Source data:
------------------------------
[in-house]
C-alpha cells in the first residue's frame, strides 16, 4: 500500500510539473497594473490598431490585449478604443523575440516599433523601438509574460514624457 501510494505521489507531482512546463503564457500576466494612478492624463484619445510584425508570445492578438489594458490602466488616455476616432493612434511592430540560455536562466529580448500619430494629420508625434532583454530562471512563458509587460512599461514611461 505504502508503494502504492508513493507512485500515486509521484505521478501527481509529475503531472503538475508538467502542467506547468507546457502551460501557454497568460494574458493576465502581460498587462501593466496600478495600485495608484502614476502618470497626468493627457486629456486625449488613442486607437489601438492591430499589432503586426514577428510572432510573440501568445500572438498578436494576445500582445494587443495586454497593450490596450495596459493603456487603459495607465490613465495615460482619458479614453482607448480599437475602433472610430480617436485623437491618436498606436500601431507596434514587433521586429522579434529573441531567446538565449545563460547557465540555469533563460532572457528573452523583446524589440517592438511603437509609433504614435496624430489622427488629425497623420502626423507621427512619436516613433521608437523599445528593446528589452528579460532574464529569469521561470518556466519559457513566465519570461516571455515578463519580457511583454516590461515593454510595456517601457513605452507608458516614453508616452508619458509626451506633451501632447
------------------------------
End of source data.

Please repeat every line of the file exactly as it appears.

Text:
[in-house]
C-alpha cells in the first residue's frame, strides 16, 4: 500500500510539473497594473490598431490585449478604443523575440516599433523601438509574460514624457 501510494505521489507531482512546463503564457500576466494612478492624463484619445510584425508570445492578438489594458490602466488616455476616432493612434511592430540560455536562466529580448500619430494629420508625434532583454530562471512563458509587460512599461514611461 505504502508503494502504492508513493507512485500515486509521484505521478501527481509529475503531472503538475508538467502542467506547468507546457502551460501557454497568460494574458493576465502581460498587462501593466496600478495600485495608484502614476502618470497626468493627457486629456486625449488613442486607437489601438492591430499589432503586426514577428510572432510573440501568445500572438498578436494576445500582445494587443495586454497593450490596450495596459493603456487603459495607465490613465495615460482619458479614453482607448480599437475602433472610430480617436485623437491618436498606436500601431507596434514587433521586429522579434529573441531567446538565449545563460547557465540555469533563460532572457528573452523583446524589440517592438511603437509609433504614435496624430489622427488629425497623420502626423507621427512619436516613433521608437523599445528593446528589452528579460532574464529569469521561470518556466519559457513566465519570461516571455515578463519580457511583454516590461515593454510595456517601457513605452507608458516614453508616452508619458509626451506633451501632447